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Workplace Violence Training: Best Practices & Trauma Response from Tactical Experts

Workplace Violence Training: Best Practices & Trauma Response from Tactical Experts

Workplace Safety Live Discussion Recap Article


Our expert-led tactical panel discussed various aspects of emergency response and preparedness, particularly in the context of active shooter scenarios at financial institutions and beyond. Our guest speakers from A+R Tactics included Nicole Thurman, Director of the Women's Training Institute, and Altonio Rivers, Director of Corporate training. Also on the panel was Ricky Rodriguez, former Senior Vice President of Operations at FirstCapital Bank of Texas and Certified Community Bank Security Officer.  


Why Workplace Violence Training for Financial Institutions?

Financial institutions often operate in high-stress, high-risk environments where denied loans, repossession, and other financial pressures can escalate into violence within a branch. Additionally, incidents of domestic violence may extend into the workplace, creating uncomfortable and unsafe situations for employees. Our live discussion with tactical experts covered the basics of being prepared, having a plan, and rendering aid in traumatic situations. 

> Replay the Discussion


Response Time and Importance of Immediate Action 

The average response time for emergency services can often be more than 10 minutes. When people are in need of aid, immediate action to keep blood in the body is crucial to prevent irreversible damage. 

"We have to be able to keep blood in the body. There becomes a point where the body has lost enough blood that it begins this downward cascade of the organ shutting down and it becomes irreversible, even though that person is still alive at that moment," said Nicole Thurman, Registered Nurse and tactical firearms instructor. 


Preparedness and Training 

It’s vital for all people to have basic training, such as Stop the Bleed, and to be physically fit to handle emergency situations. Knowing how to use simple aid interventions like tourniquets and other common supplies saves lives. 

"It's equipment we can all afford. And we hope we never have to use that. But if we do need to use it, it's highly, highly effective and you're going to be so glad that you took those few moments to learn how to use it and to carry the supplies," continued Thurman. 



Handling Different Threats 

The approach to managing different types of threats that can present themselves at financial institutions (e.g., domestic violence, disgruntled customers, and mass shooters) varies. It is important to understand the motivations behind each and respond accordingly.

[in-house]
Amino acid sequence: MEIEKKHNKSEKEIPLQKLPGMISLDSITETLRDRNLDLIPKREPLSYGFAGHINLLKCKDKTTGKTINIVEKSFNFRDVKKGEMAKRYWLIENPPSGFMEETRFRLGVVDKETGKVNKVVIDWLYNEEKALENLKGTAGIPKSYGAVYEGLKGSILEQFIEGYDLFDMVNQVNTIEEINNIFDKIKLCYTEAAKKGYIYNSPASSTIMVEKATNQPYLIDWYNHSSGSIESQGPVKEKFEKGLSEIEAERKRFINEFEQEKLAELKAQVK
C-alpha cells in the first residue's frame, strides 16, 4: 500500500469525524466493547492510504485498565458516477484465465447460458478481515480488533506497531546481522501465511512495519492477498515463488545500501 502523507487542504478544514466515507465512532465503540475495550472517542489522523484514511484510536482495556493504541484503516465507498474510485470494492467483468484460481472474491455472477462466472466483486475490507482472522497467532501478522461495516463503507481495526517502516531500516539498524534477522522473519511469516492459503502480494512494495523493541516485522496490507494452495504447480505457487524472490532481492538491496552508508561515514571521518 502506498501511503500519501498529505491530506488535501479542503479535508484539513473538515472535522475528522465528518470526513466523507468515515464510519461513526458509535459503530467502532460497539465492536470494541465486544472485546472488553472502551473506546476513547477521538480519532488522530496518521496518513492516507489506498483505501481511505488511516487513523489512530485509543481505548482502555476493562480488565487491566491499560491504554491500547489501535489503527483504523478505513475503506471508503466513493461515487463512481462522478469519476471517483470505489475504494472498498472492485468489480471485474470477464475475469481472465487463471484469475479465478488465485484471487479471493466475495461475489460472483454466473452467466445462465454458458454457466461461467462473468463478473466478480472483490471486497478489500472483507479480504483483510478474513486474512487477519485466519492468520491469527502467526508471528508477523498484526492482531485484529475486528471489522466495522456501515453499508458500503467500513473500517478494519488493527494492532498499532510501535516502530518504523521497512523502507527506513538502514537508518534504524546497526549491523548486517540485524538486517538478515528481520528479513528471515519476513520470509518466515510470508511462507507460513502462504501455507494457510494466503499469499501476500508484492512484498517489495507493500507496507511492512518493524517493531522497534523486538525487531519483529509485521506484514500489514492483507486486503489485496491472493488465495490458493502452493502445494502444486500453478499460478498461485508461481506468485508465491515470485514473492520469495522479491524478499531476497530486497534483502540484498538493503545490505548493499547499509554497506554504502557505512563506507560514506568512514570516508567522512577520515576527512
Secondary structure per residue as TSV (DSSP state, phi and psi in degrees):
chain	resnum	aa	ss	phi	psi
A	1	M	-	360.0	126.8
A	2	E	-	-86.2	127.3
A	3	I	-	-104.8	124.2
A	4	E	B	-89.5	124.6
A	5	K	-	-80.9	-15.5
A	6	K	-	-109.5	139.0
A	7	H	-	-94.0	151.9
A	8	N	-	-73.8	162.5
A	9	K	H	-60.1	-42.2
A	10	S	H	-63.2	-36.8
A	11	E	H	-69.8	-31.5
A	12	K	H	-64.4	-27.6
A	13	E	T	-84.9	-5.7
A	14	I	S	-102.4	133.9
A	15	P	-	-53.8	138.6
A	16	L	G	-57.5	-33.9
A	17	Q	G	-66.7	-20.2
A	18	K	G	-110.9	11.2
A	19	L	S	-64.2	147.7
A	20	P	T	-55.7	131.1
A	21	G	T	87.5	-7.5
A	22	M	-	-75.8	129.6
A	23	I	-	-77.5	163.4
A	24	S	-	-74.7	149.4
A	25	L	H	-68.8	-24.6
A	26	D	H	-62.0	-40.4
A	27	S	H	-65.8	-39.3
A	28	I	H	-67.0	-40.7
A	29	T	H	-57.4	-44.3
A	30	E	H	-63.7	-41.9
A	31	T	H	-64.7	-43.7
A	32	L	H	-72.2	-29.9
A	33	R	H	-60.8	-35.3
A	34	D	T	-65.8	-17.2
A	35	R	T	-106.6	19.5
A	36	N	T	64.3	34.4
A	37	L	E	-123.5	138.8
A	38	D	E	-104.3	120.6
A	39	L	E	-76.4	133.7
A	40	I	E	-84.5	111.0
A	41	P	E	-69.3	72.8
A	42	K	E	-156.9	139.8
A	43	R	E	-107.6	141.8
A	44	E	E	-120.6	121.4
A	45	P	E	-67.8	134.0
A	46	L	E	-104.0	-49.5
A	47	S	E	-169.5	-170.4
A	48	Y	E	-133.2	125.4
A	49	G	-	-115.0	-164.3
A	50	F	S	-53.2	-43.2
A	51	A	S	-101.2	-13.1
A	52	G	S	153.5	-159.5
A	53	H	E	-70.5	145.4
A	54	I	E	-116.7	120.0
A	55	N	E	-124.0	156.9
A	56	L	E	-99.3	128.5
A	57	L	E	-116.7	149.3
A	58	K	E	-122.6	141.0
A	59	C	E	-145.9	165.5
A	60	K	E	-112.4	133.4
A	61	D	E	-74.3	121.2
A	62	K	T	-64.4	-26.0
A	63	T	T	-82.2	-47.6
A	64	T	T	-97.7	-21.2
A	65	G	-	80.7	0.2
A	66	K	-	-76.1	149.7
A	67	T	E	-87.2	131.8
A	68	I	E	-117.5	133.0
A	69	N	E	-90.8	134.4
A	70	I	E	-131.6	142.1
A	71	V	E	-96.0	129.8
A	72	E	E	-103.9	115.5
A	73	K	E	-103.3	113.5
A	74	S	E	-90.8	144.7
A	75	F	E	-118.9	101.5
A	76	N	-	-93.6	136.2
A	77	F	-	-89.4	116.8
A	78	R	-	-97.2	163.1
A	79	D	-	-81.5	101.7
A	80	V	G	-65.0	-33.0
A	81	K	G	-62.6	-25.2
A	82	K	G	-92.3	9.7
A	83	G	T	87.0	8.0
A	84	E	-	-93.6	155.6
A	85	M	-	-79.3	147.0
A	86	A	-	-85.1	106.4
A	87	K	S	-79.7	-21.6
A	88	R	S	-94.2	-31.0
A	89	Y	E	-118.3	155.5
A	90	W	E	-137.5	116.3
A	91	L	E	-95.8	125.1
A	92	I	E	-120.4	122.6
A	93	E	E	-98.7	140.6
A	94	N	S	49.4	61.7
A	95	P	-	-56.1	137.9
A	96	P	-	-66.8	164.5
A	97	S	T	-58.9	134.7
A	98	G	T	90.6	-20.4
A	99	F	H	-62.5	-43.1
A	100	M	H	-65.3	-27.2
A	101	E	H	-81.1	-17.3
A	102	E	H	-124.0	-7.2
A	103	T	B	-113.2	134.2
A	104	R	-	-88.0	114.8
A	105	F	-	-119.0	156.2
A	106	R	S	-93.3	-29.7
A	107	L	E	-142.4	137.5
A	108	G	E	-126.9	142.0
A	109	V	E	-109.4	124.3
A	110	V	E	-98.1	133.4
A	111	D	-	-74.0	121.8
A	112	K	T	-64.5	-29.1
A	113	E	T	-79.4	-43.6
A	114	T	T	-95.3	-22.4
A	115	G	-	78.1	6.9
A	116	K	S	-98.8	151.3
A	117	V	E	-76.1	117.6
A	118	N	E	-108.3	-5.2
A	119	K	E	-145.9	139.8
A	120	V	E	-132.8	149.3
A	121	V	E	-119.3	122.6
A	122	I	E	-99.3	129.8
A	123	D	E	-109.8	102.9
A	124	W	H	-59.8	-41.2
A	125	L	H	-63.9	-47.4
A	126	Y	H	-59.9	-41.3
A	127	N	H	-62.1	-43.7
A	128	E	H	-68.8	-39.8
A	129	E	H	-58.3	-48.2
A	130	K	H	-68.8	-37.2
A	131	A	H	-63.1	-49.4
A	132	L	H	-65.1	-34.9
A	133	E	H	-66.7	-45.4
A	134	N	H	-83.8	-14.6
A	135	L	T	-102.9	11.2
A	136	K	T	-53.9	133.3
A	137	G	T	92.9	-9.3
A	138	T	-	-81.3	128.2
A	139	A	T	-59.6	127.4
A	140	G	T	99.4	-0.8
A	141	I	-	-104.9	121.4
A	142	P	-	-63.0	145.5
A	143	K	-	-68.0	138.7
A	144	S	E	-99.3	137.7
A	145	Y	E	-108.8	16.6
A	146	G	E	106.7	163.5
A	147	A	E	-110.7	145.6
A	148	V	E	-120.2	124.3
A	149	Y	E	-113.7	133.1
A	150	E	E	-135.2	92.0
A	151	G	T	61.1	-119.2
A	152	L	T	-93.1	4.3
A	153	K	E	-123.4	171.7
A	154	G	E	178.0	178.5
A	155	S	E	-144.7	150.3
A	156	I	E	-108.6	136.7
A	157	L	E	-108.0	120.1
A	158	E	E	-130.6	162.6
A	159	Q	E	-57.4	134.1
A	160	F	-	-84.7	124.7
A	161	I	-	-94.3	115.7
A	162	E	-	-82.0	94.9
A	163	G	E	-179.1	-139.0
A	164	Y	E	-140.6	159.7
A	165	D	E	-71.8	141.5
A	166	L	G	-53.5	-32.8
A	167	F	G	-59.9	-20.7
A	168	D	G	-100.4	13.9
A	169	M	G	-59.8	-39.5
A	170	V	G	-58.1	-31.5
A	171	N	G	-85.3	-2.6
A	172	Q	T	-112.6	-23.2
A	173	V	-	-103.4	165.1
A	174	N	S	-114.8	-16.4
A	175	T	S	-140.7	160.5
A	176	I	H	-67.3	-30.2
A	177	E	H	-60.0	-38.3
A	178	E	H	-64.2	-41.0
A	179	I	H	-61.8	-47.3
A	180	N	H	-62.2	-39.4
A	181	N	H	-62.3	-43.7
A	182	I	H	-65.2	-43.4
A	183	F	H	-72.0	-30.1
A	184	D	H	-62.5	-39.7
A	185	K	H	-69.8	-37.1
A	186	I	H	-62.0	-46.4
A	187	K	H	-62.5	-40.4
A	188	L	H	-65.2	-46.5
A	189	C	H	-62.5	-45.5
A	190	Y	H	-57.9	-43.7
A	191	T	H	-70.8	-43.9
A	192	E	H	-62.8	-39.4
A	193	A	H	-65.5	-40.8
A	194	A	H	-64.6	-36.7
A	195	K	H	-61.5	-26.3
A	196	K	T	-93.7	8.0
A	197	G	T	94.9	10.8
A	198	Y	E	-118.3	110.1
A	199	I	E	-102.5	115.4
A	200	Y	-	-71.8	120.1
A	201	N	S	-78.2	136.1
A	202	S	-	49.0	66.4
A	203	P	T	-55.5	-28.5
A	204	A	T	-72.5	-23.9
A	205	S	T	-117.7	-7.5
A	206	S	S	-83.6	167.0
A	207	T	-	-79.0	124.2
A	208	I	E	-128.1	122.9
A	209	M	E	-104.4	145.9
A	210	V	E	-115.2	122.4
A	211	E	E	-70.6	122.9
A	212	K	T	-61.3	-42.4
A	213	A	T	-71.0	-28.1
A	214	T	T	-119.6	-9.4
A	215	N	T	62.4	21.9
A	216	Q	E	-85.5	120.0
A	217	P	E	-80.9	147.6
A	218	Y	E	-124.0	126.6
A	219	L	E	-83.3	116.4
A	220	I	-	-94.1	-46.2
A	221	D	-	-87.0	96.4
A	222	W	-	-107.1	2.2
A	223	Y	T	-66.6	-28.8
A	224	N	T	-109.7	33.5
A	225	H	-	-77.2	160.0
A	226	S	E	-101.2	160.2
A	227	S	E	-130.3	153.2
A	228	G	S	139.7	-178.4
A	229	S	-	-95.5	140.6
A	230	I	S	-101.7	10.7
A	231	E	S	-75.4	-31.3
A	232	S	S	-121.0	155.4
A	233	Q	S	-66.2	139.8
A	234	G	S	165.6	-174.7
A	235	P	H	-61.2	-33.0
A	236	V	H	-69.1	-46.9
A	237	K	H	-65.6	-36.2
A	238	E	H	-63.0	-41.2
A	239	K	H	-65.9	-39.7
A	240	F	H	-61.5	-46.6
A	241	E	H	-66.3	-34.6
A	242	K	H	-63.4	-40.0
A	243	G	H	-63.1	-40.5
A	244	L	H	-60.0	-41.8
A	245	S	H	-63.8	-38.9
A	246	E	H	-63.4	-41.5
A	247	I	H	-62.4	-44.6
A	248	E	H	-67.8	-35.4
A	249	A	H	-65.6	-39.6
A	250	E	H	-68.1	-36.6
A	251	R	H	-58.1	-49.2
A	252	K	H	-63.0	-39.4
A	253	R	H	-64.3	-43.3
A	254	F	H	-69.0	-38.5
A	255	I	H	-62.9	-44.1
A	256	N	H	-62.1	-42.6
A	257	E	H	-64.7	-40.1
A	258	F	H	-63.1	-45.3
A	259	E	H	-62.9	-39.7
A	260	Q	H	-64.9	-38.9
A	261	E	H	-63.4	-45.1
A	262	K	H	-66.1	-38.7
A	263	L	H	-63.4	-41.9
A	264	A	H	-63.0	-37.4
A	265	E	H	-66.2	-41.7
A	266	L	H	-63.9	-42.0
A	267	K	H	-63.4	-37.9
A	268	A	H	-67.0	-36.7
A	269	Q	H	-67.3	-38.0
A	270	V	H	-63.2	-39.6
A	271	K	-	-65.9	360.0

"When it comes to someone like a mass shooter, they've already made up their mind. Nine times out of ten they may have been their mind that they are going to die on the scene they're coming into. You would need to stop them as soon as you can," said Altonio Rivers, former SWAT team member, former police officer, and firearms instructor. 

For domestic violence situations, it's recommended to separate the involved parties first and foremost.


Effective Communication and Coordination 

Clearly assign tasks and communicate during an emergency. For example, designate someone specific to call 911 to ensure it's done. Coordination with law enforcement is also critical for effective response. 

 "You have to look at that person and be like, ‘you in the gray hat, you call 911,’ and you need verbal confirmation from them because everybody's under stress at that point," said Thurman. 


Safe Areas and Evacuation Plans 

Identify and mark safe areas within your facility and communicate with all employees. Practice and plan for potential scenarios to ensure everyone knows where to go and how to act during an emergency. You may even designate people to be dedicated 911 callers if issues arise, and designate people to meet emergency services and first responders outside the building in case of emergency. This can cut down on valuable time that responders may be searching for your branch location, parking lot, building access, etc.



Security Measures for Financial Institutions

Ricky shared that in his experience, an individual with a ski mask and weapon was stopped by an emergency button (mag lock) pressed by his branch's greeter, which locked the door and triggered a silent alarm. The criminal was denied access and authorities were able to receive prompt notification.